Rabbi Lookstein is the former head of the Ramaz School, an elite Jewish prep school and the former rabbi of Kehilath Jeshurun, a Modern-Orthodox synagogue on Manhattan’s Upper East Side that his father Joseph once led.

He appeared on the list of slated speakers for the convention in Cleveland, but his decision to appear at the convention was widely seen as an endorsement of Donald Trump’s Republican candidacy, and sparked backlash.

A petition started by Ramaz alumnus Jacob Savage calling on Rabbi Lookstein to back out of the convention had garnered nearly 750 signatures by last Friday morning. The petition castigates Trump for his rhetoric and admonishes Rabbi Lookstein for “embracing” it.

“Donald Trump openly spouts racist, misogynistic rhetoric; he advocates torture, the expulsion of millions of families, some long settled in America, and insinuates that some citizens of this great country are somehow less than others,” the petition reads.

“To embrace Trump and Trumpism goes against all we’ve been taught. As graduates of Ramaz, and as current or former members of the Modern-Orthodox community, this is a shanda [embarrassment] beyond the pale.”

This was the second time in a week that that Rabbi Lookstein had been at the centre of controversy. Last week Wednesday Israel’s Supreme Rabbinical Court rejected the conversion of a woman converted by Rabbi Lookstein, reportedly on the reasoning that it can’t verify conversions performed in America.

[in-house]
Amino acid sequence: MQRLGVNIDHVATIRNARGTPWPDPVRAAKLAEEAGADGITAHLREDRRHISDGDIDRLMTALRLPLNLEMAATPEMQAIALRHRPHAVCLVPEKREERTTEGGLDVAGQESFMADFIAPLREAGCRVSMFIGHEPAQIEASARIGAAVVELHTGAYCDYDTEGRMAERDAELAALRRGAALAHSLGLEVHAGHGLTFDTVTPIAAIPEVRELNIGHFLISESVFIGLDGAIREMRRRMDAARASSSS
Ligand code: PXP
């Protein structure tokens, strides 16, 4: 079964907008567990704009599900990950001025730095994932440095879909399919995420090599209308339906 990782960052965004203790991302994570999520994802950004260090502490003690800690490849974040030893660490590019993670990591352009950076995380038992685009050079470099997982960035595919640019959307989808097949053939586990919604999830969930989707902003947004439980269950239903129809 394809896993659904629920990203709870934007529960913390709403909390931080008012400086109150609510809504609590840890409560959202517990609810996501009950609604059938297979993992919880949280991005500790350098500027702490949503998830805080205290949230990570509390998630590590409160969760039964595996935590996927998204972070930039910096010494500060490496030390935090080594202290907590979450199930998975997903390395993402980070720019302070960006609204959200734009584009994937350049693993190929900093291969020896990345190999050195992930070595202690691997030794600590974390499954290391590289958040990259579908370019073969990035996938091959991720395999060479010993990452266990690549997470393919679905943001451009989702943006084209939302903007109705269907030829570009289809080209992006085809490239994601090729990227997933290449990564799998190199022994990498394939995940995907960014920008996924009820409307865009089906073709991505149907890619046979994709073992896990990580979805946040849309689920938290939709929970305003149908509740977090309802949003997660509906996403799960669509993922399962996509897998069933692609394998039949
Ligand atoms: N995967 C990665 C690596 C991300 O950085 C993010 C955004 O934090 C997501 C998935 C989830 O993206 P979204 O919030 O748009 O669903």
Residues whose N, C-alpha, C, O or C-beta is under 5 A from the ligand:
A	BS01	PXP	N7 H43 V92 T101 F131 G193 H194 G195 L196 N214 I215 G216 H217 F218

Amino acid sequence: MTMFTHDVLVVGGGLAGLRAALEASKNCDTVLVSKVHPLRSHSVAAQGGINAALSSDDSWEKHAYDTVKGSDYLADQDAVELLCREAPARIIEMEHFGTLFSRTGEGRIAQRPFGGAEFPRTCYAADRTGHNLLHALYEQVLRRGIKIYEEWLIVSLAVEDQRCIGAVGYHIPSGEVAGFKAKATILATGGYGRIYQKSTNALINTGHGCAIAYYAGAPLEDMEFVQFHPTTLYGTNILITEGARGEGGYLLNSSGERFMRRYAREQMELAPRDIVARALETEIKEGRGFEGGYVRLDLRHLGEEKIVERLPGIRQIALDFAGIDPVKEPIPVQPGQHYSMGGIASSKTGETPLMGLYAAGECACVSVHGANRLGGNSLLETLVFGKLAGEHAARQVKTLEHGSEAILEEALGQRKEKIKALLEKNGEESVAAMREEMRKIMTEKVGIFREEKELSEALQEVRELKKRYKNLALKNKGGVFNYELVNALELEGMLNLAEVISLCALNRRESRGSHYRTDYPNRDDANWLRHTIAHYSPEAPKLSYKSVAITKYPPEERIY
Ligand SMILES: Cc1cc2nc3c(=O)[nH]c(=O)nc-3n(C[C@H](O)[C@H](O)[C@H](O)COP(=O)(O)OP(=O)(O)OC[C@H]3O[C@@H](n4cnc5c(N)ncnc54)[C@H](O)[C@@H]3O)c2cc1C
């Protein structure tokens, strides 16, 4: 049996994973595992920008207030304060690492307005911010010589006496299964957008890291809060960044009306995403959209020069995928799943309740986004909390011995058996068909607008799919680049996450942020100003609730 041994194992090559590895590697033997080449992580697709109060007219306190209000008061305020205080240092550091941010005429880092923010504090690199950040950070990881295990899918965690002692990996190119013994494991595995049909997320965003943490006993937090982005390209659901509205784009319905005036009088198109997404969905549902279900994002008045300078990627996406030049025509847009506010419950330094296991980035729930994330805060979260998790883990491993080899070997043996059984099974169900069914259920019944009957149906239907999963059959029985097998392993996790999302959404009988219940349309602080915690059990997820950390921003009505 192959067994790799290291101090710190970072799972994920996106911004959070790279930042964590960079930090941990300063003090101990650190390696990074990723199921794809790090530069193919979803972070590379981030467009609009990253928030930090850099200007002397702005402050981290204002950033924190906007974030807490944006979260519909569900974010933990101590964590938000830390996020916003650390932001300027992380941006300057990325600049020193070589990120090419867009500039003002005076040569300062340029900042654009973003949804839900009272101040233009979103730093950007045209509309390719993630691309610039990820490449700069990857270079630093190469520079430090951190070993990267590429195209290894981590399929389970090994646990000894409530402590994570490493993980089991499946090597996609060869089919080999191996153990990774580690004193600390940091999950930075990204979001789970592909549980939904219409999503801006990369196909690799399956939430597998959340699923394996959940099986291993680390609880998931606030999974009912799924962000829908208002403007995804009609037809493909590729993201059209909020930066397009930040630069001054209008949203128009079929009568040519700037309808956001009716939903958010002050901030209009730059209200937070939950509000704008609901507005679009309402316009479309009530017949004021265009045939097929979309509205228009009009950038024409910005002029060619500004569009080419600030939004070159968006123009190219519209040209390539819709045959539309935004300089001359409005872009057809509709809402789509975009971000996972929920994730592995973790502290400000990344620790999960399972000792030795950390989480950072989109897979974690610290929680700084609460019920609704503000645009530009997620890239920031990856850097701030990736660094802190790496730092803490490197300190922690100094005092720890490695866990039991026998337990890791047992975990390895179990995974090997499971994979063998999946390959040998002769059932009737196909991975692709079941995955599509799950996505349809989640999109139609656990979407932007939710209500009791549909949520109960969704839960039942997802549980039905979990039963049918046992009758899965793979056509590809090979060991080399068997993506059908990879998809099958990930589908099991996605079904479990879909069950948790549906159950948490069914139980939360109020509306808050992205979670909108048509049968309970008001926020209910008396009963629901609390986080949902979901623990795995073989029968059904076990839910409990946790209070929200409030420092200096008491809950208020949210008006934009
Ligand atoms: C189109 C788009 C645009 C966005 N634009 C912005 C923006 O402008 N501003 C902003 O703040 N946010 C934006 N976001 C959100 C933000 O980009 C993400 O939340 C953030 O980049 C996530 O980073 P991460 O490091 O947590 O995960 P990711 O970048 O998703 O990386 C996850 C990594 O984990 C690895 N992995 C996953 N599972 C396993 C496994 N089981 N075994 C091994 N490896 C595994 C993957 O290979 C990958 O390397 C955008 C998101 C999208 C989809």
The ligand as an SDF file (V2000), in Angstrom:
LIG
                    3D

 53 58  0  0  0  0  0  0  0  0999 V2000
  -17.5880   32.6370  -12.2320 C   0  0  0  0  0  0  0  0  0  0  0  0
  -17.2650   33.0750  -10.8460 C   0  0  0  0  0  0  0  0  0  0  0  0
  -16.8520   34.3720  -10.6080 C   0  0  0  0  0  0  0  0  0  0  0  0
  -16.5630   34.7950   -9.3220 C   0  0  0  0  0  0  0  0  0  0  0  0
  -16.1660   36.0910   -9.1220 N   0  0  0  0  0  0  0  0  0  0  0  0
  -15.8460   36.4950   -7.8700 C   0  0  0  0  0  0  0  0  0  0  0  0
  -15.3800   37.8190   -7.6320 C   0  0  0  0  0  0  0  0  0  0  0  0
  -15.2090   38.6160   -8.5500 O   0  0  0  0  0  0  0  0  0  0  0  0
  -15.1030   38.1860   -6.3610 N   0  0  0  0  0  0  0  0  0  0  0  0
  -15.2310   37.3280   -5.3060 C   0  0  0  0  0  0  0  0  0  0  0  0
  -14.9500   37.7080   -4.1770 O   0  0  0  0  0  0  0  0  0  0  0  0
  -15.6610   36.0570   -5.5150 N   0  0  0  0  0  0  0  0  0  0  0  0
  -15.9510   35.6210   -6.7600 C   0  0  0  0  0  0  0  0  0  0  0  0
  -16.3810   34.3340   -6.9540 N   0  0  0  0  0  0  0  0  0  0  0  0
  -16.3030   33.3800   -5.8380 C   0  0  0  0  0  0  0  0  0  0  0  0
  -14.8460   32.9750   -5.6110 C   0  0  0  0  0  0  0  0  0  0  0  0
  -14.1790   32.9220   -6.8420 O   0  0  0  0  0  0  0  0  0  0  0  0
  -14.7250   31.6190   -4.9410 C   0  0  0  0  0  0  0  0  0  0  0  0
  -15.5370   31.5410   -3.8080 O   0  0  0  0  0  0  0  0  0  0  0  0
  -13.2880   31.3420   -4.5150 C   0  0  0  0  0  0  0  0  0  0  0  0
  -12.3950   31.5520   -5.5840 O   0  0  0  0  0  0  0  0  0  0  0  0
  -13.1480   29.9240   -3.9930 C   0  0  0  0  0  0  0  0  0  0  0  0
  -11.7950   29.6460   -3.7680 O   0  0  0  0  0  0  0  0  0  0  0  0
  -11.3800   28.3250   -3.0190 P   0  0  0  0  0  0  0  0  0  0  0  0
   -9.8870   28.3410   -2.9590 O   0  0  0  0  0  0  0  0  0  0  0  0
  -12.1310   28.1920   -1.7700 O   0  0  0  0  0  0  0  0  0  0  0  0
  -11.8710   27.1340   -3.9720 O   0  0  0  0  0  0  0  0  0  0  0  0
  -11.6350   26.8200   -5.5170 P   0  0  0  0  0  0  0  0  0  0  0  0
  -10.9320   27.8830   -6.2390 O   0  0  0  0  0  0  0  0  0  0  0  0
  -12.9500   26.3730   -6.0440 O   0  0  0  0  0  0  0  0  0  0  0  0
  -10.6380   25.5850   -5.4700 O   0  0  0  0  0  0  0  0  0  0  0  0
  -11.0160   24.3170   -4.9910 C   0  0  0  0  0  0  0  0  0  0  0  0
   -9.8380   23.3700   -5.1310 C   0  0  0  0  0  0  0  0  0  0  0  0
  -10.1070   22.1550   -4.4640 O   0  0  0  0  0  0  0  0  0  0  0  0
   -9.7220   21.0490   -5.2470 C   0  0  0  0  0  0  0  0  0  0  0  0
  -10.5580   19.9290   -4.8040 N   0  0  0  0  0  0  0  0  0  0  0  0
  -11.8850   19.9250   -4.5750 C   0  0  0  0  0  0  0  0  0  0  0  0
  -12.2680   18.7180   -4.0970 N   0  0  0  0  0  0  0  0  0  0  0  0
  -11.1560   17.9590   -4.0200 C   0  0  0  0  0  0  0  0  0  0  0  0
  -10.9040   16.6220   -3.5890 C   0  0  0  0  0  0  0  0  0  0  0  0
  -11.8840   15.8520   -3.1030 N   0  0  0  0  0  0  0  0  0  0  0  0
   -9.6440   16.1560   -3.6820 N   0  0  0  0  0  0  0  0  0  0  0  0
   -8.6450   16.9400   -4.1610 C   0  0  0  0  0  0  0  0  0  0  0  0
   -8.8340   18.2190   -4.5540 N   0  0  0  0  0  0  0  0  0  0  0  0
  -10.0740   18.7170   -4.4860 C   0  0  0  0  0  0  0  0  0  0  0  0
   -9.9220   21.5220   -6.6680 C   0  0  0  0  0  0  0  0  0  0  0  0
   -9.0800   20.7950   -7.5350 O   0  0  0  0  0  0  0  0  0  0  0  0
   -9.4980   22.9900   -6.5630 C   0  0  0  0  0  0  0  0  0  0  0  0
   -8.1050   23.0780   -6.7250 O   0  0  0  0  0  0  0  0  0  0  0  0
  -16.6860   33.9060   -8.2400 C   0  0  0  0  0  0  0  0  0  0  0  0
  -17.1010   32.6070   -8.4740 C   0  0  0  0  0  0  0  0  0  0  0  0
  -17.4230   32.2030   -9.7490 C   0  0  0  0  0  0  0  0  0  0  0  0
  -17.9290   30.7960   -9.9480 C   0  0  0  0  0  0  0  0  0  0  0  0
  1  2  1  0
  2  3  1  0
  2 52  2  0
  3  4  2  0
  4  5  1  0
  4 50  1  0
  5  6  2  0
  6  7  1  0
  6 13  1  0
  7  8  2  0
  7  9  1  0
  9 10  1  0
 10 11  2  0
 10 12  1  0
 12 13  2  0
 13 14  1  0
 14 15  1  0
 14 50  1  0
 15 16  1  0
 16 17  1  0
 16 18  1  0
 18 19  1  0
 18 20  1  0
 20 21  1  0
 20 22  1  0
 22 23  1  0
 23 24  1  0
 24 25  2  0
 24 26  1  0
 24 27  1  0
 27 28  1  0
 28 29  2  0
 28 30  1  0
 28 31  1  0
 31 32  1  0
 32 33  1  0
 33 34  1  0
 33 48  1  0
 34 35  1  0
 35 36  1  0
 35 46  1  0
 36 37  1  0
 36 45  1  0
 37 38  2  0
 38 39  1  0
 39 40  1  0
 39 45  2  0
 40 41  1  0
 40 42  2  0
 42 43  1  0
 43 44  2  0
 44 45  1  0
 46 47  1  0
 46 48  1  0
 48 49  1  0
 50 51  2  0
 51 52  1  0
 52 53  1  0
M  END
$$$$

The court’s decision drew rebuke from a range of American and Israeli leaders, including Israel’s chief rabbis. - Canadian Jewish News

 

France mourns the terror attack in Nice   

 

NICE - Clara Bensimon and Raymonde Mamane, sisters both in their 50s, are in hospital on respirators following the Nice terror outrage.

Ten Jews were injured in the attack by an Islamist-inspired terrorist last week Thursday night and four were still missing last week Friday.

Chief Rabbi of the Commonwealth Ephraim Mirvis said that the prayers of British Jews were with the people of Nice.

More than 80 people were killed when a lorry ploughed through crowds celebrating the Bastille Day holiday.